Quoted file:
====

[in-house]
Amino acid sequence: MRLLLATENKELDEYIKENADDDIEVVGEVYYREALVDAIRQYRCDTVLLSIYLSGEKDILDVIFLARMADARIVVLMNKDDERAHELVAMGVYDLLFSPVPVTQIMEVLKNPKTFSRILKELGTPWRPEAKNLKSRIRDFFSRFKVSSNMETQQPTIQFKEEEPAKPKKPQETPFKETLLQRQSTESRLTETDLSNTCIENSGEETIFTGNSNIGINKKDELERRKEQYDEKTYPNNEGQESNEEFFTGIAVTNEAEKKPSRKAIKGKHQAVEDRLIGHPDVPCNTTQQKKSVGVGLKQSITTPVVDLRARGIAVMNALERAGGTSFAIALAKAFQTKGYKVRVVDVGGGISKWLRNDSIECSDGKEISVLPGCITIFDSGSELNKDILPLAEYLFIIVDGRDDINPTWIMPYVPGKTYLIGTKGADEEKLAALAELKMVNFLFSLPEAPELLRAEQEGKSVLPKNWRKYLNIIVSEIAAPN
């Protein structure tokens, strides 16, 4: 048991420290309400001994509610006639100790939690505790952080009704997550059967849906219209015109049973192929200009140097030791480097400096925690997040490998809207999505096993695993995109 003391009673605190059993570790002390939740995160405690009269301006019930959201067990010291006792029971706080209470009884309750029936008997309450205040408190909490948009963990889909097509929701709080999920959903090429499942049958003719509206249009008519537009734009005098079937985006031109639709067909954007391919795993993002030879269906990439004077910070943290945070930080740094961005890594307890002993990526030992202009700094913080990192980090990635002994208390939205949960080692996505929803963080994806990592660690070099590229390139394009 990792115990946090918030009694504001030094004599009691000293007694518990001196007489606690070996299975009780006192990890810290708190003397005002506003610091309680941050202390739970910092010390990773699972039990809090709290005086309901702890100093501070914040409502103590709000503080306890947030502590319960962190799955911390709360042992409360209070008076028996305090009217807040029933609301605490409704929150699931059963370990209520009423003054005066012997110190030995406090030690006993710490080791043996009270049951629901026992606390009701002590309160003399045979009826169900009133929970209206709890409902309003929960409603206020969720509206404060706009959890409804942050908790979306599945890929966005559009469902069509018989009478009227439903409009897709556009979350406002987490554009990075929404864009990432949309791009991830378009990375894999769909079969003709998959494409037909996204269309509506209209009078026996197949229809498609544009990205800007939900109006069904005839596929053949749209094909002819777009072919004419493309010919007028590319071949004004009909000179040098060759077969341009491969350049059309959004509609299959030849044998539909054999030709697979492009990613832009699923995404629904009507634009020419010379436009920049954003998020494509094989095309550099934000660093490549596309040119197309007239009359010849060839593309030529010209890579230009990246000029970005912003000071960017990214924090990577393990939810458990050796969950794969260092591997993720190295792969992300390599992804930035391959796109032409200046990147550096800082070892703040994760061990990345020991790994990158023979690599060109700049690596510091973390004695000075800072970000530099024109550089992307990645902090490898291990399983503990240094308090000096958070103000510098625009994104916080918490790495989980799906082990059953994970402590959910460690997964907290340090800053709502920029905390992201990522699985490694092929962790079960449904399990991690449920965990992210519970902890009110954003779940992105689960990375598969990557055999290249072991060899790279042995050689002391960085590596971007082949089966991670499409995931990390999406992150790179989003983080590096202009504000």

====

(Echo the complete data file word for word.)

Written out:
[in-house]
Amino acid sequence: MRLLLATENKELDEYIKENADDDIEVVGEVYYREALVDAIRQYRCDTVLLSIYLSGEKDILDVIFLARMADARIVVLMNKDDERAHELVAMGVYDLLFSPVPVTQIMEVLKNPKTFSRILKELGTPWRPEAKNLKSRIRDFFSRFKVSSNMETQQPTIQFKEEEPAKPKKPQETPFKETLLQRQSTESRLTETDLSNTCIENSGEETIFTGNSNIGINKKDELERRKEQYDEKTYPNNEGQESNEEFFTGIAVTNEAEKKPSRKAIKGKHQAVEDRLIGHPDVPCNTTQQKKSVGVGLKQSITTPVVDLRARGIAVMNALERAGGTSFAIALAKAFQTKGYKVRVVDVGGGISKWLRNDSIECSDGKEISVLPGCITIFDSGSELNKDILPLAEYLFIIVDGRDDINPTWIMPYVPGKTYLIGTKGADEEKLAALAELKMVNFLFSLPEAPELLRAEQEGKSVLPKNWRKYLNIIVSEIAAPN
């Protein structure tokens, strides 16, 4: 048991420290309400001994509610006639100790939690505790952080009704997550059967849906219209015109049973192929200009140097030791480097400096925690997040490998809207999505096993695993995109 003391009673605190059993570790002390939740995160405690009269301006019930959201067990010291006792029971706080209470009884309750029936008997309450205040408190909490948009963990889909097509929701709080999920959903090429499942049958003719509206249009008519537009734009005098079937985006031109639709067909954007391919795993993002030879269906990439004077910070943290945070930080740094961005890594307890002993990526030992202009700094913080990192980090990635002994208390939205949960080692996505929803963080994806990592660690070099590229390139394009 990792115990946090918030009694504001030094004599009691000293007694518990001196007489606690070996299975009780006192990890810290708190003397005002506003610091309680941050202390739970910092010390990773699972039990809090709290005086309901702890100093501070914040409502103590709000503080306890947030502590319960962190799955911390709360042992409360209070008076028996305090009217807040029933609301605490409704929150699931059963370990209520009423003054005066012997110190030995406090030690006993710490080791043996009270049951629901026992606390009701002590309160003399045979009826169900009133929970209206709890409902309003929960409603206020969720509206404060706009959890409804942050908790979306599945890929966005559009469902069509018989009478009227439903409009897709556009979350406002987490554009990075929404864009990432949309791009991830378009990375894999769909079969003709998959494409037909996204269309509506209209009078026996197949229809498609544009990205800007939900109006069904005839596929053949749209094909002819777009072919004419493309010919007028590319071949004004009909000179040098060759077969341009491969350049059309959004509609299959030849044998539909054999030709697979492009990613832009699923995404629904009507634009020419010379436009920049954003998020494509094989095309550099934000660093490549596309040119197309007239009359010849060839593309030529010209890579230009990246000029970005912003000071960017990214924090990577393990939810458990050796969950794969260092591997993720190295792969992300390599992804930035391959796109032409200046990147550096800082070892703040994760061990990345020991790994990158023979690599060109700049690596510091973390004695000075800072970000530099024109550089992307990645902090490898291990399983503990240094308090000096958070103000510098625009994104916080918490790495989980799906082990059953994970402590959910460690997964907290340090800053709502920029905390992201990522699985490694092929962790079960449904399990991690449920965990992210519970902890009110954003779940992105689960990375598969990557055999290249072991060899790279042995050689002391960085590596971007082949089966991670499409995931990390999406992150790179989003983080590096202009504000």